Patricia M. Wagner, Chief Privacy Officer and Member of the Firm in the Health Care & Life Sciences and Litigation practices, in the firm’s Washington, DC, office, was quoted in Healthcare Risk Management, in “Educate Staff on Criminal Prosecution Risk.”
Following is an excerpt:
Criminal prosecutions for HIPAA violations appear to be increasing, putting both individuals and healthcare organizations at risk for more than just monetary penalties and regulatory burdens.
The criminal penalties for HIPAA violations can be severe: a fine of up to $50,000, imprisonment for up to a year, or both. Additionally, if the offense is committed under false pretenses, there can be a fine of up to $100,000, imprisonment for up to five years, or both.
If the offense is committed with intent to sell, transfer, or use individually identifiable health information for commercial advantage, personal gain, or malicious harm, the offender can be fined up to $250,000 and imprisoned for up to 10 years, or both. …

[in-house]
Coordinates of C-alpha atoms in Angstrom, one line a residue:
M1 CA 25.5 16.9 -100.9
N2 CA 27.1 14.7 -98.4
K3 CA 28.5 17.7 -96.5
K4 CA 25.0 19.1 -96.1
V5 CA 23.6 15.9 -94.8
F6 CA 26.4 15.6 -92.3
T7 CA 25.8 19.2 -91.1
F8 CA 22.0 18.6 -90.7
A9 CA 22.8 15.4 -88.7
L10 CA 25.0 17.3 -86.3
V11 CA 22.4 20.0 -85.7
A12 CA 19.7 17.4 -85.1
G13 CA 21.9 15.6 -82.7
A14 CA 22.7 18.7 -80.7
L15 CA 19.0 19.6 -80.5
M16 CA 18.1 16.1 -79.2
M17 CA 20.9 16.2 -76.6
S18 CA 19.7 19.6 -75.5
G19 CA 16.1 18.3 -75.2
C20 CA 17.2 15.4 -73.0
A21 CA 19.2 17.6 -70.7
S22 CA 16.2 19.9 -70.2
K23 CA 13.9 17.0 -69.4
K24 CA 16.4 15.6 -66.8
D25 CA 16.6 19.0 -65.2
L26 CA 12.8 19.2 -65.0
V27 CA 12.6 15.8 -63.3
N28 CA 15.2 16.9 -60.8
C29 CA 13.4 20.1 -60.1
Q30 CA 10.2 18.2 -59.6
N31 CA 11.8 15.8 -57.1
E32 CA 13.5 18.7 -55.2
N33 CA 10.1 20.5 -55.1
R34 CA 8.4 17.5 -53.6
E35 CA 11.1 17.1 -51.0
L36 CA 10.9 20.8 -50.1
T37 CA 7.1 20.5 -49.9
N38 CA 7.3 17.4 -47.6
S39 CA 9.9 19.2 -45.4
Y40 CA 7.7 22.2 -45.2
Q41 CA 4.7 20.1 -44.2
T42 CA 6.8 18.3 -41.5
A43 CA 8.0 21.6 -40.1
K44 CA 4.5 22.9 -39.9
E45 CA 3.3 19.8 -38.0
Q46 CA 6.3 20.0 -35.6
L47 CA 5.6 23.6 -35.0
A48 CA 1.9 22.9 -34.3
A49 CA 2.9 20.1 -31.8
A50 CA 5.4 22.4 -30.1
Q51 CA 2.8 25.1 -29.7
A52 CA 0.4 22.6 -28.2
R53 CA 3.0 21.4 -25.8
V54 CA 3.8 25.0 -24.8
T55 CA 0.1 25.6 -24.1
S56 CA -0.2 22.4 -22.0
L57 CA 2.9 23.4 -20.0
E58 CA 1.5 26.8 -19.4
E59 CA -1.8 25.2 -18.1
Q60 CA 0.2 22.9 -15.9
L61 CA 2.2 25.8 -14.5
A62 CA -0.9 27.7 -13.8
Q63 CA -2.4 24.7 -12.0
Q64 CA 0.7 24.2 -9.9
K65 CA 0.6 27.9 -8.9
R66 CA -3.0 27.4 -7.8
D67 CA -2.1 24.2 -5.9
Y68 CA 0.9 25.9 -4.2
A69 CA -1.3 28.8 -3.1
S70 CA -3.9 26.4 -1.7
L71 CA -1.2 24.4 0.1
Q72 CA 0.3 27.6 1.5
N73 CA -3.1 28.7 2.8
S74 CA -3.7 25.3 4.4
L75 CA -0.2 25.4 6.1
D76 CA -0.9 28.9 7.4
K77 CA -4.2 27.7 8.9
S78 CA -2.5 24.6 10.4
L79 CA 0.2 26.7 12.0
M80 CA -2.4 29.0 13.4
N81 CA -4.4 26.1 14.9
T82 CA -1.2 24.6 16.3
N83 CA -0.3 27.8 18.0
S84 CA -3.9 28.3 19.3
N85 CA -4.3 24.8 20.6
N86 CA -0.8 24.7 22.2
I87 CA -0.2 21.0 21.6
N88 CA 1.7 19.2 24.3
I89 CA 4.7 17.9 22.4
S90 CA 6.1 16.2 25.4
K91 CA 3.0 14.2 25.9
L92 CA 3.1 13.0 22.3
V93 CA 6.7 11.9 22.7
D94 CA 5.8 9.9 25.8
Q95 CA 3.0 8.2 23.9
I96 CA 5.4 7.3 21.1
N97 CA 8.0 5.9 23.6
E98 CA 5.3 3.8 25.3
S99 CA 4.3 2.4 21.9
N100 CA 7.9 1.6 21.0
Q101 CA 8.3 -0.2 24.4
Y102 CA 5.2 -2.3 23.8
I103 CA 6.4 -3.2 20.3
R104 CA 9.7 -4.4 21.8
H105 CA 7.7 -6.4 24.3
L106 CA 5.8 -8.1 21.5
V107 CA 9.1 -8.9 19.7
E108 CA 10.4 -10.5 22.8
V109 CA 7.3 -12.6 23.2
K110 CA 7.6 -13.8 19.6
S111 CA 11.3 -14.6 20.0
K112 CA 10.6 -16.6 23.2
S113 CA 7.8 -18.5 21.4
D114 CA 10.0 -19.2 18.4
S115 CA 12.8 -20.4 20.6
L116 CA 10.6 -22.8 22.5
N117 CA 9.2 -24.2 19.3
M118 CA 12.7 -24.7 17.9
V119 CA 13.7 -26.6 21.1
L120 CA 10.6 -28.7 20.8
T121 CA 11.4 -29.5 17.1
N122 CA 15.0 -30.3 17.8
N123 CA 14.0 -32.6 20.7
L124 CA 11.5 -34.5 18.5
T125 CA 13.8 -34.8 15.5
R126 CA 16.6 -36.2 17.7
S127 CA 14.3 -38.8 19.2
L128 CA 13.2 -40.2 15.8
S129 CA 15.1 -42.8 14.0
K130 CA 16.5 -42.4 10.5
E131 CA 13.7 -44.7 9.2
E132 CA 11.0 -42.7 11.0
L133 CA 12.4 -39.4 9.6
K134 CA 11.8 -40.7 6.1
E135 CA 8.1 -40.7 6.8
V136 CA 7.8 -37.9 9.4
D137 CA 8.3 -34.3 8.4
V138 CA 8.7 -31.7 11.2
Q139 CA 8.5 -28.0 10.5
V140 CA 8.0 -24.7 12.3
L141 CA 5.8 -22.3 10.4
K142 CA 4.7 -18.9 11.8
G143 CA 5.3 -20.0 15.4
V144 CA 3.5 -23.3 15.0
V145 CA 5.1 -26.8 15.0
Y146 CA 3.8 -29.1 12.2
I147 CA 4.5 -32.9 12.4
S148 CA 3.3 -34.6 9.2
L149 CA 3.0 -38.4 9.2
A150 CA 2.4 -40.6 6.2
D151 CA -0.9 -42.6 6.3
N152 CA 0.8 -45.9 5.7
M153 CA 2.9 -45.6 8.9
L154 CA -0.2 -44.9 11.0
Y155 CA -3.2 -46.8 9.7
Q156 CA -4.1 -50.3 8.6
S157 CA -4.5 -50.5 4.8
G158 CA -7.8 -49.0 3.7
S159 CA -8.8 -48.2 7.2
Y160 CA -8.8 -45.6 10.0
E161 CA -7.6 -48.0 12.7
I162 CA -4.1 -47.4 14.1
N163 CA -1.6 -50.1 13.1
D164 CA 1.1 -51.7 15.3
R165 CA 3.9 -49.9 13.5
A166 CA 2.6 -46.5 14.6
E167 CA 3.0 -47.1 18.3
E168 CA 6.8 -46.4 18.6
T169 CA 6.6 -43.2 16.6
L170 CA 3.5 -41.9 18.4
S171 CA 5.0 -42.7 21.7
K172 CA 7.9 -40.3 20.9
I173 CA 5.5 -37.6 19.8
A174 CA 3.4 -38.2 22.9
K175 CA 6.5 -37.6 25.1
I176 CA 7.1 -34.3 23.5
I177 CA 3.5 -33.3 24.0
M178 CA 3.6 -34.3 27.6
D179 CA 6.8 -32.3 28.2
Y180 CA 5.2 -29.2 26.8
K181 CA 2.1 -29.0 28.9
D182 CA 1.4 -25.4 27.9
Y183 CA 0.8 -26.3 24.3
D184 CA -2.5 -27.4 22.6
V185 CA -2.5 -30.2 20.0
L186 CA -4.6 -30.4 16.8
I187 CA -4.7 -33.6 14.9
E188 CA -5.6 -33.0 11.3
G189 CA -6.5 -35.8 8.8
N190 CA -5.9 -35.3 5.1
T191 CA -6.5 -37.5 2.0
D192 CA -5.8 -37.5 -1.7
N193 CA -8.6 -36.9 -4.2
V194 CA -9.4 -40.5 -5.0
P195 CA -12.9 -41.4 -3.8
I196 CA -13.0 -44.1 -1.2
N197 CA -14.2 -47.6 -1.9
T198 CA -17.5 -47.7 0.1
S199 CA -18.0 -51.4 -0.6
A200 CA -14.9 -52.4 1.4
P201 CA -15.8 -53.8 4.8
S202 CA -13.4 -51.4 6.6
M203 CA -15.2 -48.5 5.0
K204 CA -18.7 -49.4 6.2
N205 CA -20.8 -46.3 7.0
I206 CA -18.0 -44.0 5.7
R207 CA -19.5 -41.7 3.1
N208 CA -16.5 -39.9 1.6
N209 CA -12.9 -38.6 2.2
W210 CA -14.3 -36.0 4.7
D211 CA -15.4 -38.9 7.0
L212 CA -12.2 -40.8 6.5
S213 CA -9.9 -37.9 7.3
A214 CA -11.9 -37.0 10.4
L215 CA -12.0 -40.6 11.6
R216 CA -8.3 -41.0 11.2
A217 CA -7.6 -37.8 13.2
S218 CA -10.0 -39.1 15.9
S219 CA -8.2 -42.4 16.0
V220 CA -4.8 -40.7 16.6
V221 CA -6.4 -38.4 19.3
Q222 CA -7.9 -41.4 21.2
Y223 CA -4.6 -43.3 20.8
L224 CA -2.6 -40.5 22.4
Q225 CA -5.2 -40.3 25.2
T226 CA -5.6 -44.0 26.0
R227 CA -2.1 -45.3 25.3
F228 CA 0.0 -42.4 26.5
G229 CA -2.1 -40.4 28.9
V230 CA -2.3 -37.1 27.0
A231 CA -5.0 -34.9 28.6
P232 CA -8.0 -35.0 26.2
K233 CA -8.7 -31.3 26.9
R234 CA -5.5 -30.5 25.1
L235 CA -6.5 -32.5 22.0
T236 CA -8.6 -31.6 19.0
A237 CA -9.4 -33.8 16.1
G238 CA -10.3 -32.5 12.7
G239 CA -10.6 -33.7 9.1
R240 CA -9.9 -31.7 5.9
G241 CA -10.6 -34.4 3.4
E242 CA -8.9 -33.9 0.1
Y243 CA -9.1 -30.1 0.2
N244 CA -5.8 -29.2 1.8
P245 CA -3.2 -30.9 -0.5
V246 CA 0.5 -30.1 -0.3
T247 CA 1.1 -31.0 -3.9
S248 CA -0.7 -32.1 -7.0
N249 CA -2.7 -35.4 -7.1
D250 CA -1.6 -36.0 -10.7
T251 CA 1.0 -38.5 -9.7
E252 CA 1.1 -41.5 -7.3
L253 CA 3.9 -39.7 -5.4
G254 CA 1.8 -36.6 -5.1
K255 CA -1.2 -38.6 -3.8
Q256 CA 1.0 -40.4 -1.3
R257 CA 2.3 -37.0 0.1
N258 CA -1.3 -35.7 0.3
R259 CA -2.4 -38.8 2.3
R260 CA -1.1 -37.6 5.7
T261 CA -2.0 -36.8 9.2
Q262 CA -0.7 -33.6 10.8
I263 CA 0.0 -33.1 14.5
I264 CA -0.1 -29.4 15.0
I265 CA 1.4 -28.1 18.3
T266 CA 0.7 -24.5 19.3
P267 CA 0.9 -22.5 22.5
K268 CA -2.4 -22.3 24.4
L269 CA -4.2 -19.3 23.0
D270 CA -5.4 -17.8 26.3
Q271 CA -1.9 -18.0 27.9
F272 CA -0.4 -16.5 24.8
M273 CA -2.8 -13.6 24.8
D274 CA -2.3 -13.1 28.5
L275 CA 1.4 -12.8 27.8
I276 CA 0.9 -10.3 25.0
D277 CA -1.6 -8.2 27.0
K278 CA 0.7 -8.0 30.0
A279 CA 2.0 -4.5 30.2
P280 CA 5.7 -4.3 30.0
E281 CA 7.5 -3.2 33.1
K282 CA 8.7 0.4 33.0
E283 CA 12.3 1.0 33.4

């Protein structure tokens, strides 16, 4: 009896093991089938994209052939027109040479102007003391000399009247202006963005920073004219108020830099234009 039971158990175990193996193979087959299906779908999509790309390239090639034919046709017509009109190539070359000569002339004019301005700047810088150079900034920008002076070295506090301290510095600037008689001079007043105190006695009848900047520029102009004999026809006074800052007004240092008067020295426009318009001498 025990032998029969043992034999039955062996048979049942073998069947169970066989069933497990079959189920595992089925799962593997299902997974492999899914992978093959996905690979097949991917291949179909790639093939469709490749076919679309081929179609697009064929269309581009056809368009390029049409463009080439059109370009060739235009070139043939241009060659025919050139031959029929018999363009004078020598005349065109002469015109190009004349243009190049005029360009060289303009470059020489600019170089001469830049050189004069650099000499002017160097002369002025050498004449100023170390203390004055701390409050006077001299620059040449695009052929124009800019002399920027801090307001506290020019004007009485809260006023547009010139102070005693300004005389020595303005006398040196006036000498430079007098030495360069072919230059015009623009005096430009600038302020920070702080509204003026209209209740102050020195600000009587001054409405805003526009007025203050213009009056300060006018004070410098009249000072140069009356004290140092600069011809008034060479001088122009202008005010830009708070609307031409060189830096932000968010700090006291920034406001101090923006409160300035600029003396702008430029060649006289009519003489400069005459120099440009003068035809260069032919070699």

It is important to remember that criminal prosecution may not start with a standard OCR investigation, says Patricia Wagner, JD, an attorney with Epstein Becker Green. In addition to the OCR referral process, it is possible that a HIPAA violation will come to light when the DOJ is investigating or prosecuting another crime and decide to include the HIPAA prosecution as part of the other matter.
When educating employees on the risk of criminal prosecution, Wagner says leaders can describe real incidents in which people have gone to prison for their actions. This makes the risk more than theoretical, she says.
“Often, it is useful to include examples of when penalties have been applied so that employees have a better understanding of the risk,” she says. “Of course, it is more important to train employees on and to have a culture of compliance for HIPAA and other laws so that the focus of the organization and employees is on performing tasks in an appropriate manner.”